What is Foundation Waterproofing?

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  • Written By: Lori Kilchermann
  • Edited By: Jenn Walker
  • Last Modified Date: 05 October 2019
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Foundation waterproofing is used to stop water from seeping through a building's foundation. Most foundations are concrete in design and as such are subject to cracking and erosion should water be allowed to penetrate it. There are several different types of foundation waterproofing, and each has its own particular advantage. Properly applied, foundation waterproofing can effectively seal out moisture and damage for decades. Whether it be a liquid-based foundation waterproofing which is sprayed or brushed onto the concrete or a membrane-type of board which is applied over the concrete, waterproofing is a must in the construction of any structure.

Liquid membranes are sprayed or brushed onto the surface of the concrete prior to back-filling the dirt around the foundation. This type of foundation waterproofing goes on as a thick liquid and dries to the consistency of a rubber-like product. Liquid type waterproofing has the benefits of easy application and low initial cost. The process is fairly expedient, but the downside is that the covering can vary in thickness. The skill of the applicator is the most important factor in getting a uniform coverage of the liquid foundation waterproofing.


The sheet membrane foundation waterproofing is another option in covering the exposed concrete foundation. This type of waterproofing comes in large sheets that are composed of an asphalt and rubber-like material attached to a plastic-like membrane. One side of the membrane is covered in a very sticky adhesive with a paper backing covering it. To apply the sheets, the paper is removed and the sheet is pressed against the concrete wall. The adhesive is not very forgiving and sticks well to whatever it first comes in contact with. The sheets are typically applied by two people, with one at the top and the other at the bottom to smooth out any wrinkles.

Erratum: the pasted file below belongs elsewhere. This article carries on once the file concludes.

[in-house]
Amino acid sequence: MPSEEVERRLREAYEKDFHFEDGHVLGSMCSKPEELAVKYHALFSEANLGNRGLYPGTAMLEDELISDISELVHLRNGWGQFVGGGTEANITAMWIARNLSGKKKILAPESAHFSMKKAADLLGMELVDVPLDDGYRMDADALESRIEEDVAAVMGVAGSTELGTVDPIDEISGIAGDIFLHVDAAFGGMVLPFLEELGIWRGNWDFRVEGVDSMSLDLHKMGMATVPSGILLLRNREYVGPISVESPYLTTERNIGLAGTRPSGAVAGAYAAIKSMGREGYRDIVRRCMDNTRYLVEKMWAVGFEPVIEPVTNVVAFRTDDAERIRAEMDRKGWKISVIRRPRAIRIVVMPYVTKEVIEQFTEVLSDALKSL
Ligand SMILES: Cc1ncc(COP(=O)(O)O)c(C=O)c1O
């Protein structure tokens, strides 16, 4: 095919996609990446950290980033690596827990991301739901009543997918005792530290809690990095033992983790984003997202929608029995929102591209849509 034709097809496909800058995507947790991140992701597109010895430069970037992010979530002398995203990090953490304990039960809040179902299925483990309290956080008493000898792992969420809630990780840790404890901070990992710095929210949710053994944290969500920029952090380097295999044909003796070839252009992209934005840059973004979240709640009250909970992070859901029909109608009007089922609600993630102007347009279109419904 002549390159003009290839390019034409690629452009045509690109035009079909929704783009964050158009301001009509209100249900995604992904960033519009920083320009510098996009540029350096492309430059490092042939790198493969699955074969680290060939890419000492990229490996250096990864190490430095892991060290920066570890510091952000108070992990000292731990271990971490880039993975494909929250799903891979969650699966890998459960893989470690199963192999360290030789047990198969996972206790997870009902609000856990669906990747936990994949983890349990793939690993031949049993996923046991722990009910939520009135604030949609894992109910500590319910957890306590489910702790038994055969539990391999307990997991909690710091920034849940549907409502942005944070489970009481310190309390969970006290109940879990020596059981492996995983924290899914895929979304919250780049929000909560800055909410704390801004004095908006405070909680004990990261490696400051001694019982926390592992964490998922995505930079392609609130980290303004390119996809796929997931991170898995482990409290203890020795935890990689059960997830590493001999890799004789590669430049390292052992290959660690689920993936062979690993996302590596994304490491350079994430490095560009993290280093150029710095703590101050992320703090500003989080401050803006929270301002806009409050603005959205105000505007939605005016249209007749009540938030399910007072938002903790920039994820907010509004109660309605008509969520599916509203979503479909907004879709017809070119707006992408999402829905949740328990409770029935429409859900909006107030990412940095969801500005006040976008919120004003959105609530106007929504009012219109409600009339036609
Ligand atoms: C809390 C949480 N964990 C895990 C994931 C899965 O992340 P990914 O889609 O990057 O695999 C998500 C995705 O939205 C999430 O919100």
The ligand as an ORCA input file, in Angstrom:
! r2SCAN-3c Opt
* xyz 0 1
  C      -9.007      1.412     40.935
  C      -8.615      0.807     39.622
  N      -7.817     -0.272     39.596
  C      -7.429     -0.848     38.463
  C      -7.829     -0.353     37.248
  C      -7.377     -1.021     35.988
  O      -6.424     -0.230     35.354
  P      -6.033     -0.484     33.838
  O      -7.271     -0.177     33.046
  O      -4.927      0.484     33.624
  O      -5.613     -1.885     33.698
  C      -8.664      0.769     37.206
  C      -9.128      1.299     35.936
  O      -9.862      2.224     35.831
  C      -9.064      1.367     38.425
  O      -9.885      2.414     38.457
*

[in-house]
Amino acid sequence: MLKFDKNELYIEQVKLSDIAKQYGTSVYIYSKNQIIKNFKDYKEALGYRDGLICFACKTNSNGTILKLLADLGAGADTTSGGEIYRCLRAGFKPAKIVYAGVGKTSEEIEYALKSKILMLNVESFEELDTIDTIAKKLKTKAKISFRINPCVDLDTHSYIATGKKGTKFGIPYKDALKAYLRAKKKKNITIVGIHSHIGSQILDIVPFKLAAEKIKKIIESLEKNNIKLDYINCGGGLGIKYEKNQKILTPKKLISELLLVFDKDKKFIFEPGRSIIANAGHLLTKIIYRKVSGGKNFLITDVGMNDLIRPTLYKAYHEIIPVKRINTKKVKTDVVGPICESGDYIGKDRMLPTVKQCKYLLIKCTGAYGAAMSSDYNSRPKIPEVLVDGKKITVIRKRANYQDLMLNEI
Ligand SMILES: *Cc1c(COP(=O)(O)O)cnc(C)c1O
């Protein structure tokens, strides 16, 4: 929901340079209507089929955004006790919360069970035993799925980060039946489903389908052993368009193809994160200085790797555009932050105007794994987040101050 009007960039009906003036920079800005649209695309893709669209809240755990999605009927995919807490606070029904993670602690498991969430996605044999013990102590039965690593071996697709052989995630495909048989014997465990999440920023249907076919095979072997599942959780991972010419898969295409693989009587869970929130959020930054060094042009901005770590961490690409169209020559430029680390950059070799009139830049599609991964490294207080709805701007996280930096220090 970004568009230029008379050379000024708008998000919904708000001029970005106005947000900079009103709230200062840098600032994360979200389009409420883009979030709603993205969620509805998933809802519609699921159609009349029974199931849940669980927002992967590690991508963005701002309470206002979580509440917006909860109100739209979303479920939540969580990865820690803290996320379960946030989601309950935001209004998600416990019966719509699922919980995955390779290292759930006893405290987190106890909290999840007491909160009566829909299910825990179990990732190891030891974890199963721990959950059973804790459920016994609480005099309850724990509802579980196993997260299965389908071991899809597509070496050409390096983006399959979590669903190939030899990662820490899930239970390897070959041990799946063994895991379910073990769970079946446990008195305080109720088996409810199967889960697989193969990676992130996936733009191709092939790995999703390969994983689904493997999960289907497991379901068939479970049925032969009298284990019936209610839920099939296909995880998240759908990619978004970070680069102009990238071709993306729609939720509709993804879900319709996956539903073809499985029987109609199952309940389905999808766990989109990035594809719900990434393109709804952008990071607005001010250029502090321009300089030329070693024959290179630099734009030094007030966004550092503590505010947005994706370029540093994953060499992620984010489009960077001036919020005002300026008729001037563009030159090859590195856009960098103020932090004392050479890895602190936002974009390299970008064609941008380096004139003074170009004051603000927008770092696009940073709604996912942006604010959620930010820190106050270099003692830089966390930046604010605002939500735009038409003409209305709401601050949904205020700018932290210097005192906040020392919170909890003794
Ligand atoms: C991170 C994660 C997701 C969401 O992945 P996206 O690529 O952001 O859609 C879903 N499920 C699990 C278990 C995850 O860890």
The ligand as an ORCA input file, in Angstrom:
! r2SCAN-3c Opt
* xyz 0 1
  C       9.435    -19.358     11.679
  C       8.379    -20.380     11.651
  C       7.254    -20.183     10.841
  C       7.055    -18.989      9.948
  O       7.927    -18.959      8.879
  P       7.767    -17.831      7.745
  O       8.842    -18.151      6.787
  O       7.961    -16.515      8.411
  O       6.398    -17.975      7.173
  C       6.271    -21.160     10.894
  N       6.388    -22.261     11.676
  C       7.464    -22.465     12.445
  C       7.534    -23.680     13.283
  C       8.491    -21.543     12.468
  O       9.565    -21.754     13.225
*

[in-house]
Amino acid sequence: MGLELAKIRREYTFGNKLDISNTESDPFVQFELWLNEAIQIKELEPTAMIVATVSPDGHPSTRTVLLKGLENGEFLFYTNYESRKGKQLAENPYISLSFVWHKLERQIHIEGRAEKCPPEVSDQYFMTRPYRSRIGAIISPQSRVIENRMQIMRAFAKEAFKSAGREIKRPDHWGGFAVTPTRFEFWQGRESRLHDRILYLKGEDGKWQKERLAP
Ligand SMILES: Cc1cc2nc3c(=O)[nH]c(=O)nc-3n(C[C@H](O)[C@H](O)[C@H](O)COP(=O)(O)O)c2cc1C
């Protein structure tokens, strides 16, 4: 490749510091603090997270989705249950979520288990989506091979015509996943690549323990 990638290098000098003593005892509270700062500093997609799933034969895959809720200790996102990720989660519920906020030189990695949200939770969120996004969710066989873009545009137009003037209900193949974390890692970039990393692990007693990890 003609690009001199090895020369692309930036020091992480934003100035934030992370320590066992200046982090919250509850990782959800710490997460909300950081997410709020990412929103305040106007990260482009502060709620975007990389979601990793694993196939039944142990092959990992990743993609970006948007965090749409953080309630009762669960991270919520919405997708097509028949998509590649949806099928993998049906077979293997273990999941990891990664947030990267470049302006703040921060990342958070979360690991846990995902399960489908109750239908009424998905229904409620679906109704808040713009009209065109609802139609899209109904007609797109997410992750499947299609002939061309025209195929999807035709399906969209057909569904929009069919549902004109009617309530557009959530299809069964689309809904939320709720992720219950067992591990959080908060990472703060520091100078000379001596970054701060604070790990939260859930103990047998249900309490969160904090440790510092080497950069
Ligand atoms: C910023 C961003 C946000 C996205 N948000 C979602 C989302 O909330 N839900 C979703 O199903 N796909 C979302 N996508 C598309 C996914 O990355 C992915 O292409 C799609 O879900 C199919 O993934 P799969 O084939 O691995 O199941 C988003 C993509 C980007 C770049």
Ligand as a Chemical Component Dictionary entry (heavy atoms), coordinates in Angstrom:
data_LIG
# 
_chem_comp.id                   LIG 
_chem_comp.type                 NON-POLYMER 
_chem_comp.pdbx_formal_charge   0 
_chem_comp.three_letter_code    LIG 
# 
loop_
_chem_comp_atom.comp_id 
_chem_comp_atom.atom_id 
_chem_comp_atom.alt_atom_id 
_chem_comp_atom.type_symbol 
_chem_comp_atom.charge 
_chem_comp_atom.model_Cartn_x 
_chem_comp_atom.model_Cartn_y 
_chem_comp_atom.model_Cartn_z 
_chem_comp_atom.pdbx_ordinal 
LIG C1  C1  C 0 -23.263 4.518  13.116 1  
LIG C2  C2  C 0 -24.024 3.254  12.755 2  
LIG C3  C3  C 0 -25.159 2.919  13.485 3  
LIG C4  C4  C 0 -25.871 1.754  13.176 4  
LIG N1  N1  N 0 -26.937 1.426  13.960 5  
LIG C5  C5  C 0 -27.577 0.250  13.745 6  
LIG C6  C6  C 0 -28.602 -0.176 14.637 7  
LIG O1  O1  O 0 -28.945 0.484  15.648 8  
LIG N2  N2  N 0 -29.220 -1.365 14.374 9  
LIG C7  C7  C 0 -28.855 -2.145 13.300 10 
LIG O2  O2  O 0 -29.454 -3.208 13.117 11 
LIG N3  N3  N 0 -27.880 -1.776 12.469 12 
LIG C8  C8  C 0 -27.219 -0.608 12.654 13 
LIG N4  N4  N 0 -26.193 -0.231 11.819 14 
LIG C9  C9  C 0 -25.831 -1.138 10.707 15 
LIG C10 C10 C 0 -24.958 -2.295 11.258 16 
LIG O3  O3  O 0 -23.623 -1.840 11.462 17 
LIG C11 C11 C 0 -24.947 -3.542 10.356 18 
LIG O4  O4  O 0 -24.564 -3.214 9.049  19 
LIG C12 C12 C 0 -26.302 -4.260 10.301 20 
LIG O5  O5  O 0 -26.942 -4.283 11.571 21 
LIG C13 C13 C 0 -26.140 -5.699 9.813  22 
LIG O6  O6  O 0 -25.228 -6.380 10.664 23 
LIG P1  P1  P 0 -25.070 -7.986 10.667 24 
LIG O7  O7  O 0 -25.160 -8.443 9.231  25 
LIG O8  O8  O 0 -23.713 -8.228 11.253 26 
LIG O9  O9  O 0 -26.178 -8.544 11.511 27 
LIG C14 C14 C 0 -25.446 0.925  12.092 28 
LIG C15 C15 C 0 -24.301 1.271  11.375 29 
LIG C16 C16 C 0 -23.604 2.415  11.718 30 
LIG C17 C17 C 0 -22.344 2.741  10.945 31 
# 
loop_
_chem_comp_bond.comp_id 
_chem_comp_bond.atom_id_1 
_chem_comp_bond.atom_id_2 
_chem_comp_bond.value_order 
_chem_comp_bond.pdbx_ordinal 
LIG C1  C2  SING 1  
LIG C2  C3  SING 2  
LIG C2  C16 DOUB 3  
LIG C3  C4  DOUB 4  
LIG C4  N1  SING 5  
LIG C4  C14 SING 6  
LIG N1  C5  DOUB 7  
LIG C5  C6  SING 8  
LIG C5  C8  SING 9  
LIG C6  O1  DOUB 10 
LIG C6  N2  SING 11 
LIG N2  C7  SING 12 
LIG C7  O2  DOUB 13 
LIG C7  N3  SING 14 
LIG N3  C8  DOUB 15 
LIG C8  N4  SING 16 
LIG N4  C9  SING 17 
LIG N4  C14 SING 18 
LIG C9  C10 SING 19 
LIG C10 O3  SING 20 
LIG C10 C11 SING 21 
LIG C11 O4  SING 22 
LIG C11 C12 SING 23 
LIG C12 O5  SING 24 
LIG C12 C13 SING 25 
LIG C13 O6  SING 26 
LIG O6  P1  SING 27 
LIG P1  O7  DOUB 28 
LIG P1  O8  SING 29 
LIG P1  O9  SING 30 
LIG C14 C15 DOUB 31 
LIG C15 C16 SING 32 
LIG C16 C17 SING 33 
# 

The sheets of waterproofing are placed side by side, and then a rubber-like tape is applied over the seams. This waterproofing has the benefit of going on at a uniform thickness and takes no time to dry. The dirt can be back-filled around the foundation as soon as the sheets are put into place and the seams are taped. The downside of using this type of foundation waterproofing lies in its cost. The membrane panels are typically more expensive than the liquid materials and due to the stickiness of the adhesive, should a sheet happen to installed incorrectly, it cannot be removed without destroying it.


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